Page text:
The following is a guest post by Deborah O’Kane. If you’d like to guest post on Go Backpacking, please read our submission guidelines.
I appreciate there’s no simple answer to the question of what’s “best”, and in my experience there’s a place for both options, though personally I’d err heavily on the side of independent traveling. But only if you’re resourceful, adaptable and have a few dollars at your disposal for the inevitable dramas you’ll encounter. If you do, I guarantee you life-enhancing, deeply moving and unforgettable experiences and encounters.
My husband and I quit our jobs in early 2007 and flew to Johannesburg. We visited Durban, Swaziland and then Baz-bussed around the coast. Our travels started in earnest with a 12-hour bus trip from Cape Town to Keetmanshoop in Namibia.
Carrying a tent, sleeping bag and cooking kit in our backpacks we spent the next couple of months wandering in a haphazard way towards Nairobi, and our date with a Nomad trip to Rwanda and the mountain gorillas.
Between times we had many campsite encounters with overland travelers. Seeing them often coincided with that sinking feeling as a dozen or more 20-somethings arrived in an enormous truck, music blaring, generally taking over the campsite and destroying any sense of intimacy with the local landscape, animals or the people.
We’d read en route of people who’d abandoned their pre-paid trip after a few weeks, desperate to get away from irritating fellow passengers and the booze-driven itineraries, or wanting a slower and more genuine “Africa” experience.
We chatted with a few of these young overlanders, most of whom expressed amazement or even disbelief at our own plans. They were generally pleasant young people, often bold on the surface but actually completely freaked out at the idea of being left to their own devices in this most mysterious continent.
Having done their obligatory six weeks volunteering in some orphanage or school, they were now using their parents’ credit cards to nip round a few African highlights to add to their brag card when they eventually returned to England, Germany, Australia or the US to pick up university studies.
Naturally these encounters made us nervous about what our own overland experience would be like.
We’d booked an organized tour for this portion of our six-month Africa sojourn for a few reasons. While I love my husband to bits, after three months in a tent with each other we figured we could probably both do with some other company for a bit; getting permits to visit the mountain gorillas seemed like a hit and miss business and this way we’d be assured of getting to see them; it would feel like a “holiday” within the trip – a couple of weeks when we wouldn’t have to make lots of decisions but could just sit back and enjoy the ride.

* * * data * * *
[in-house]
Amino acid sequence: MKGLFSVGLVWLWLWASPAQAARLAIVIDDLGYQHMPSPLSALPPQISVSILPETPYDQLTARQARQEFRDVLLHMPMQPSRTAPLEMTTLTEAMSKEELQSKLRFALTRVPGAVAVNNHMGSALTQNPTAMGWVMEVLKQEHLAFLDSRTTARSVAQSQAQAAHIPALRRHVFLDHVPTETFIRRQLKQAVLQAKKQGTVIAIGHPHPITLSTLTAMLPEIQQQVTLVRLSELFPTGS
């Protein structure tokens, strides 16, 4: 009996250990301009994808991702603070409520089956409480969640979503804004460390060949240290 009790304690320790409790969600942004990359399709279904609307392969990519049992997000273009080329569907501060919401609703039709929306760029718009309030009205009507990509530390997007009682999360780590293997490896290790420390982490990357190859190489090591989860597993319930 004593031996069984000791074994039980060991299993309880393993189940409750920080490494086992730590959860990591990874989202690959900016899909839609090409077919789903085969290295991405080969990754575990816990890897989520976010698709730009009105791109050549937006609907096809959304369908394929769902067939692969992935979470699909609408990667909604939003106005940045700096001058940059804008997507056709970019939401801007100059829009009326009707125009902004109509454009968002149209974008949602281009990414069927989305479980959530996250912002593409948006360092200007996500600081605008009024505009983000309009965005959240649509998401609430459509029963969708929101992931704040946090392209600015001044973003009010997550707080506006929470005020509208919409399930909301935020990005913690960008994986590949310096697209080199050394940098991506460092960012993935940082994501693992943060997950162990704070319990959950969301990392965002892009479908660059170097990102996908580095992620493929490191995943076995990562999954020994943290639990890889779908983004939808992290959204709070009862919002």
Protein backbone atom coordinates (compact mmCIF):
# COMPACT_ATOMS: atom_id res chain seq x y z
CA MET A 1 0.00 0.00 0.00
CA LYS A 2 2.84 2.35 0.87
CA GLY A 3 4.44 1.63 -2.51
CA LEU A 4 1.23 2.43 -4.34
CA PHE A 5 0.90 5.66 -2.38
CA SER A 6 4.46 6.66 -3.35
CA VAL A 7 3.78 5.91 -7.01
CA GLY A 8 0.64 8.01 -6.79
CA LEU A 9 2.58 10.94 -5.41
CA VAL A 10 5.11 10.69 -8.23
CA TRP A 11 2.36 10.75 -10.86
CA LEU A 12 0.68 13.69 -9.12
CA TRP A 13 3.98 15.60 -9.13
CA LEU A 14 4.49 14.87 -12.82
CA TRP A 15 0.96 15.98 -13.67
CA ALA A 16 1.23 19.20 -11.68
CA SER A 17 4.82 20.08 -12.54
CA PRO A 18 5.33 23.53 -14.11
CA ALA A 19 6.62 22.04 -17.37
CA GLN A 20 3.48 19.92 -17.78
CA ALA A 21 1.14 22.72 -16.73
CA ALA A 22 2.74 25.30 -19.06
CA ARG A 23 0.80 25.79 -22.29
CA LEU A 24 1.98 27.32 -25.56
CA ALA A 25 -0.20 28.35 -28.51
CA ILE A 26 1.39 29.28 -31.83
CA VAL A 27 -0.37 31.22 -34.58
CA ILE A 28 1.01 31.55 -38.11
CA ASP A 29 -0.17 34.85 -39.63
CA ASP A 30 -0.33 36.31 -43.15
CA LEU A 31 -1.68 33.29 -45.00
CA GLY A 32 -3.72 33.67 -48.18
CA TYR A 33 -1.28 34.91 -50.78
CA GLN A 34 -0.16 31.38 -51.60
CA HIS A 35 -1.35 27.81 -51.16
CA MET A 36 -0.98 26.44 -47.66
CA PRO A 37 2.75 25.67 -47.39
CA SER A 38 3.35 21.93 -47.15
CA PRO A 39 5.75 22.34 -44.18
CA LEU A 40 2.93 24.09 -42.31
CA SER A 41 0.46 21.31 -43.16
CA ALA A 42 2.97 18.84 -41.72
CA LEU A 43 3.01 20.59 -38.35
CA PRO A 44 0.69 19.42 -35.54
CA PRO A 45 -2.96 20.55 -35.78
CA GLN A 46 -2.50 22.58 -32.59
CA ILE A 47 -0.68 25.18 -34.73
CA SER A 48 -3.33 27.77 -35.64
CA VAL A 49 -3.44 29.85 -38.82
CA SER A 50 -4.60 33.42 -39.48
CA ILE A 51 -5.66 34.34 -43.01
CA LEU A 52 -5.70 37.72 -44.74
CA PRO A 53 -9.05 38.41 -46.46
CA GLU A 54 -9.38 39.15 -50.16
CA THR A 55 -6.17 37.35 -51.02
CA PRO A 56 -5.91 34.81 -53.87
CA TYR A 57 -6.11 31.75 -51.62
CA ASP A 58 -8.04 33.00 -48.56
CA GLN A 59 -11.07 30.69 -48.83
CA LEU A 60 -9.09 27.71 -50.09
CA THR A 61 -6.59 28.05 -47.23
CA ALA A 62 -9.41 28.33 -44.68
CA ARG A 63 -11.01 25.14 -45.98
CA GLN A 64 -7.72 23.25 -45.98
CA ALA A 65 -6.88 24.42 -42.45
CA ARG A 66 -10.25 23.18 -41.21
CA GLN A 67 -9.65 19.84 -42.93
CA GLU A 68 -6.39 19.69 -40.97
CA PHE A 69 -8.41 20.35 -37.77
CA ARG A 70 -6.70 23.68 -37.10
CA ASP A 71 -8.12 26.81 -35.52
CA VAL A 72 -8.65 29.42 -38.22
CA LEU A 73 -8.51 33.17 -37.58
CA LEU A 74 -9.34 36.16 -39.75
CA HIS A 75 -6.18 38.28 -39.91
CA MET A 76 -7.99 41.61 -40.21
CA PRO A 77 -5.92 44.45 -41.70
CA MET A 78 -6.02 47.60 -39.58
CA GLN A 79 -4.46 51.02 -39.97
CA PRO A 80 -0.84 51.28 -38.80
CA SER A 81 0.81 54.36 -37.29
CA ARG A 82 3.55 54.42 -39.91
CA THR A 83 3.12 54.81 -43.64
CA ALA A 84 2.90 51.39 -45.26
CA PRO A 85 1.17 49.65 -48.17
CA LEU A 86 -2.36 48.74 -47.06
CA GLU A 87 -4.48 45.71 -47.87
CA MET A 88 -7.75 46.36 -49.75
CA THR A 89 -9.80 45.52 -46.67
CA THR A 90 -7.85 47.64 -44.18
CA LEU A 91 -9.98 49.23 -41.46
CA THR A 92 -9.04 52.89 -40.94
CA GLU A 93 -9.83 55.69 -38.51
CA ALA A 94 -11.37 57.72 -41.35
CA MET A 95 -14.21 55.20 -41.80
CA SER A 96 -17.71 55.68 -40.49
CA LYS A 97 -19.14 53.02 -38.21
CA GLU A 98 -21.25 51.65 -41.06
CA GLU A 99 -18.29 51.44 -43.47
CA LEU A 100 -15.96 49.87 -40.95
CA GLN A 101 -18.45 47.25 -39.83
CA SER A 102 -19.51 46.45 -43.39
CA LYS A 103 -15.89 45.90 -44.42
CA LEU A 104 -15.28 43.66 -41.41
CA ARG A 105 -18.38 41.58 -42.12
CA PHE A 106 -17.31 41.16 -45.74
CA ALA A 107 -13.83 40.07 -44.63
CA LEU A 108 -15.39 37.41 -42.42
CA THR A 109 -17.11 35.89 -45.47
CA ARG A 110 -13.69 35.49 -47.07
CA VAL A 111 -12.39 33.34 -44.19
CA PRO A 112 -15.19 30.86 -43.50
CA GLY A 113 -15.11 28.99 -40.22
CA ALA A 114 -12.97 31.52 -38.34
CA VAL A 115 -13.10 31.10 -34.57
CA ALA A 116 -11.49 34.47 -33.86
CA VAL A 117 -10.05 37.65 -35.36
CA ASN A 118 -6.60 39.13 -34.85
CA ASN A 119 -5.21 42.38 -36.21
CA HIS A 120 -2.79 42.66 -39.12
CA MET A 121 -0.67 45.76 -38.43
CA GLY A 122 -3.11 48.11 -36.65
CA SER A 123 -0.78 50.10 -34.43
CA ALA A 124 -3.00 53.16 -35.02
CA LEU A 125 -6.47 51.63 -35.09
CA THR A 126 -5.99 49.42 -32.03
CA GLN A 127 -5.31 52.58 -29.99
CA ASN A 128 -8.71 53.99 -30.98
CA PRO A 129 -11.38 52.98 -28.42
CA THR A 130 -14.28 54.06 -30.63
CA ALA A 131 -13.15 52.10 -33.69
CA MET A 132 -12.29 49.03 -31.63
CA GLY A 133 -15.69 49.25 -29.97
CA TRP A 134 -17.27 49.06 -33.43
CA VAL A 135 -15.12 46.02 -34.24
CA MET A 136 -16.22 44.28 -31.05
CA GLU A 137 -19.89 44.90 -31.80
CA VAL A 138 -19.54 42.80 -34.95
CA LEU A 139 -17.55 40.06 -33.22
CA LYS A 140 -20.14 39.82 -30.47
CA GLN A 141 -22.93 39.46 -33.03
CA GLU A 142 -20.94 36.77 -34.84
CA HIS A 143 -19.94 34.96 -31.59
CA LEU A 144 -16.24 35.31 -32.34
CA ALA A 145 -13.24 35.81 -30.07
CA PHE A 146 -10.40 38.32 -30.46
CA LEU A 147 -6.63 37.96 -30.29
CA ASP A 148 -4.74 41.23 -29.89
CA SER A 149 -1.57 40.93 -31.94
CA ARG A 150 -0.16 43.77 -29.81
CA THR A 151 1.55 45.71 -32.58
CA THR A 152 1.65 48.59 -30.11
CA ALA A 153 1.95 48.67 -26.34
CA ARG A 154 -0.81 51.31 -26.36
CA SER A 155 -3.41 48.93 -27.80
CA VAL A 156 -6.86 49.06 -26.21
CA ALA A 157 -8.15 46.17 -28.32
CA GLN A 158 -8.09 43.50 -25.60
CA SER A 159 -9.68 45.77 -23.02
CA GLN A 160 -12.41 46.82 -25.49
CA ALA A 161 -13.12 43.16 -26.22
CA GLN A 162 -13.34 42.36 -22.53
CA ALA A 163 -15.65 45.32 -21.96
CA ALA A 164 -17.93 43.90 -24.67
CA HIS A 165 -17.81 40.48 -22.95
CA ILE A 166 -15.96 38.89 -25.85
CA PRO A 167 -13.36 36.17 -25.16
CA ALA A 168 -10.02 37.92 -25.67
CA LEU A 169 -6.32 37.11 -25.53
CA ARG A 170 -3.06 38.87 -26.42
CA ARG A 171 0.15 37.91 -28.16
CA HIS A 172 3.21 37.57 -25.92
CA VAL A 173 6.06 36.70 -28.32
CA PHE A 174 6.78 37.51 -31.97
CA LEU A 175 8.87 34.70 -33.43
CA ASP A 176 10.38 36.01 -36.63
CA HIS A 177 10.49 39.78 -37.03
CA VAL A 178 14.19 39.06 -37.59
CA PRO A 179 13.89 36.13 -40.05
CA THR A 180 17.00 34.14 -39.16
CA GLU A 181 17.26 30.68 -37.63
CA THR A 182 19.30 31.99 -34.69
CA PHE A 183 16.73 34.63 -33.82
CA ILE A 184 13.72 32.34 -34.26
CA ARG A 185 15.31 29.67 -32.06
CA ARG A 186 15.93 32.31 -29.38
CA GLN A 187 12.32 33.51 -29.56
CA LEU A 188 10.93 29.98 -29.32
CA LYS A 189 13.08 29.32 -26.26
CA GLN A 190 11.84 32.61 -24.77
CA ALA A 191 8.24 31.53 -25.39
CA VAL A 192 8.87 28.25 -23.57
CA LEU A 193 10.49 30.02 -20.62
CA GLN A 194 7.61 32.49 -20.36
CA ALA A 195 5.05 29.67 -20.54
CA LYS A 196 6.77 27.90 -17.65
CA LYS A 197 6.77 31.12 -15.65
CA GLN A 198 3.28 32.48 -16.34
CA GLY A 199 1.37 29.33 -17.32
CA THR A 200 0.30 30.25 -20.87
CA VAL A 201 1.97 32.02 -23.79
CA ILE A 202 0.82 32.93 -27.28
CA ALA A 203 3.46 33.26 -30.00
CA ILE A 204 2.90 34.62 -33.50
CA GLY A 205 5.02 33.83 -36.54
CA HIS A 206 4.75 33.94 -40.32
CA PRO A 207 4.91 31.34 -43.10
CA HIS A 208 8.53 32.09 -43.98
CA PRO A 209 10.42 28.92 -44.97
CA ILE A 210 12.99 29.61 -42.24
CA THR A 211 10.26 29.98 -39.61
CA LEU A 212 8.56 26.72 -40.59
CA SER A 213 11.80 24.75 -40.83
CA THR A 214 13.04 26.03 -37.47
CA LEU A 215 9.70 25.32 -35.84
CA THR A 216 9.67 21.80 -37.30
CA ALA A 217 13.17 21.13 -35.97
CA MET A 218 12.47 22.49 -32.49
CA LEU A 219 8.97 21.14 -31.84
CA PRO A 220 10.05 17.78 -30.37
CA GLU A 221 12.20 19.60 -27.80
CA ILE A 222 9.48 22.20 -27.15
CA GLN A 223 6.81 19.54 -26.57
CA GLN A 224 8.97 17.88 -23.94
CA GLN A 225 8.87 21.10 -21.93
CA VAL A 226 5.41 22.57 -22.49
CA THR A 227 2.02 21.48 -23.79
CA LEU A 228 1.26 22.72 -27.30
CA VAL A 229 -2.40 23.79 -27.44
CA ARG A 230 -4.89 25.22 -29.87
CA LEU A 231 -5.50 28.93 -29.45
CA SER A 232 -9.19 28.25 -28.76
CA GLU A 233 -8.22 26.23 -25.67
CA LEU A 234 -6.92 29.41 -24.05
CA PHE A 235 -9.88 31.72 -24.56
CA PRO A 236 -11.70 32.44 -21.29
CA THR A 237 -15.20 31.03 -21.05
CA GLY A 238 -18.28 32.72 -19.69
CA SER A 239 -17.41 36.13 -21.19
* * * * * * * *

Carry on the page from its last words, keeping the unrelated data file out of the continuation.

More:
And so it was. We were fortunate that our eight companions were like-minded souls, or like-minded enough anyway.
We had a lot of fun, saw parts of Uganda and Rwanda that we probably wouldn’t have otherwise visited, and yes, got to see the wonderful gorillas. Our leaders were local Kenyans, kindly and caring, and the truck was a comfortable way to travel through challenging mountain and jungle roads.
We couldn’t help but notice how much trickier borders become with a truckful of foreigners to get across. We were used to walking freely from one country to another. But, whatever happened, it wasn’t our problem and we learned to take a back seat, leaving anxious frontier discussions and decisions on routes to others.
However, these two weeks were a mere blip on the months of unfettered travel we otherwise enjoyed.
How to put a price on arriving at a Botswana campsite after 12 hours of traveling from the Caprivi Strip – via ferry, taxi, the back of a ute and finally a bus – and to be upgraded from a tent site to a bungalow by the friendly owner who obviously took pity on our disheveled state?
Or the time an elegant African man politely wished us goodbye after sharing our bus for eight hours in self-contained silence, before returning to show off his twin babies to us through the bus windows.
Or spending a couple of hours near the Eritrean border amusing local Ethiopian boys with my digital camera, waiting for Max to emerge from the men-only monastery of Debre Damo.
Or sleeping alone under the stars (and the sand!) at the pyramids of Meroe in Sudan, before hitching back to Khartoum with a local truck driver.
Our own unique experiences of Africa were deeper, more meaningful and memorable because they were ours, and ours alone. No-one else could write the story of our trip. Working out a route, negotiating rides, waiting for hours at the side of the road with the locals for a bus that never comes, and then moving to Plan B as night falls doesn’t just make for a good yarn. It grows you in a way that being driven to a campsite just won’t.
Use the tours if you want, just make sure it’s on your own terms.
About the Author: Deborah O’Kane has 25 years of backpacking under her (money) belt. Six months in Africa has been her longest stint on the road, and was the first step in a mid-life relocation from New Zealand to the UK. She now lives in London from where she visits Europe frequently, and runs a blog BasedinLondon. Follow her on Twitter @debokane.